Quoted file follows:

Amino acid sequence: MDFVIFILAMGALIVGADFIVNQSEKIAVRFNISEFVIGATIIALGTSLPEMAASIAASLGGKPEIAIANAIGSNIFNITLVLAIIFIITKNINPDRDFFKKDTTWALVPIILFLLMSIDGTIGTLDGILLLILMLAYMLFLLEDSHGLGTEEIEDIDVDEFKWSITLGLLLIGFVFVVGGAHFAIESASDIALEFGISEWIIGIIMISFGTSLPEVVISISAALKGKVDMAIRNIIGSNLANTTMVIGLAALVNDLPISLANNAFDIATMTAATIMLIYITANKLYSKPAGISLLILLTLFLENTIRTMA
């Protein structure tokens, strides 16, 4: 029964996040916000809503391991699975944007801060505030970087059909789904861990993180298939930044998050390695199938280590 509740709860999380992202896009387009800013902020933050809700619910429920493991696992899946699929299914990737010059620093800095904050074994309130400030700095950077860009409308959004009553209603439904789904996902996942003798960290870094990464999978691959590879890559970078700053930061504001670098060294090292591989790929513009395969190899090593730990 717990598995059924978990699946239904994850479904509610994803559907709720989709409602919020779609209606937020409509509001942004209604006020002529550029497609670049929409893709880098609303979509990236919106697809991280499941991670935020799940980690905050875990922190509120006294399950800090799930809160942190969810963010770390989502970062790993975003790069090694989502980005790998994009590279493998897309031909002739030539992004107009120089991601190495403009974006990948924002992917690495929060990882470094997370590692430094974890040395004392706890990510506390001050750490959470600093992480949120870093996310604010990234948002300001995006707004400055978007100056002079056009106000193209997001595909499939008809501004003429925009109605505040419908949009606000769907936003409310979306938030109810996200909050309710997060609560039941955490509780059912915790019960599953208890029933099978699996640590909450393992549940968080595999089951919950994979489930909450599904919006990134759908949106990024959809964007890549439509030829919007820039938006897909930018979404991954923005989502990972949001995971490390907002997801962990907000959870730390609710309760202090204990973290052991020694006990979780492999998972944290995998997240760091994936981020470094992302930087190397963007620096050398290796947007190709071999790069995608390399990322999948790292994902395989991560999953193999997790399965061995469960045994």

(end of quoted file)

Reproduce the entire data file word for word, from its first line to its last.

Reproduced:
Amino acid sequence: MDFVIFILAMGALIVGADFIVNQSEKIAVRFNISEFVIGATIIALGTSLPEMAASIAASLGGKPEIAIANAIGSNIFNITLVLAIIFIITKNINPDRDFFKKDTTWALVPIILFLLMSIDGTIGTLDGILLLILMLAYMLFLLEDSHGLGTEEIEDIDVDEFKWSITLGLLLIGFVFVVGGAHFAIESASDIALEFGISEWIIGIIMISFGTSLPEVVISISAALKGKVDMAIRNIIGSNLANTTMVIGLAALVNDLPISLANNAFDIATMTAATIMLIYITANKLYSKPAGISLLILLTLFLENTIRTMA
């Protein structure tokens, strides 16, 4: 029964996040916000809503391991699975944007801060505030970087059909789904861990993180298939930044998050390695199938280590 509740709860999380992202896009387009800013902020933050809700619910429920493991696992899946699929299914990737010059620093800095904050074994309130400030700095950077860009409308959004009553209603439904789904996902996942003798960290870094990464999978691959590879890559970078700053930061504001670098060294090292591989790929513009395969190899090593730990 717990598995059924978990699946239904994850479904509610994803559907709720989709409602919020779609209606937020409509509001942004209604006020002529550029497609670049929409893709880098609303979509990236919106697809991280499941991670935020799940980690905050875990922190509120006294399950800090799930809160942190969810963010770390989502970062790993975003790069090694989502980005790998994009590279493998897309031909002739030539992004107009120089991601190495403009974006990948924002992917690495929060990882470094997370590692430094974890040395004392706890990510506390001050750490959470600093992480949120870093996310604010990234948002300001995006707004400055978007100056002079056009106000193209997001595909499939008809501004003429925009109605505040419908949009606000769907936003409310979306938030109810996200909050309710997060609560039941955490509780059912915790019960599953208890029933099978699996640590909450393992549940968080595999089951919950994979489930909450599904919006990134759908949106990024959809964007890549439509030829919007820039938006897909930018979404991954923005989502990972949001995971490390907002997801962990907000959870730390609710309760202090204990973290052991020694006990979780492999998972944290995998997240760091994936981020470094992302930087190397963007620096050398290796947007190709071999790069995608390399990322999948790292994902395989991560999953193999997790399965061995469960045994």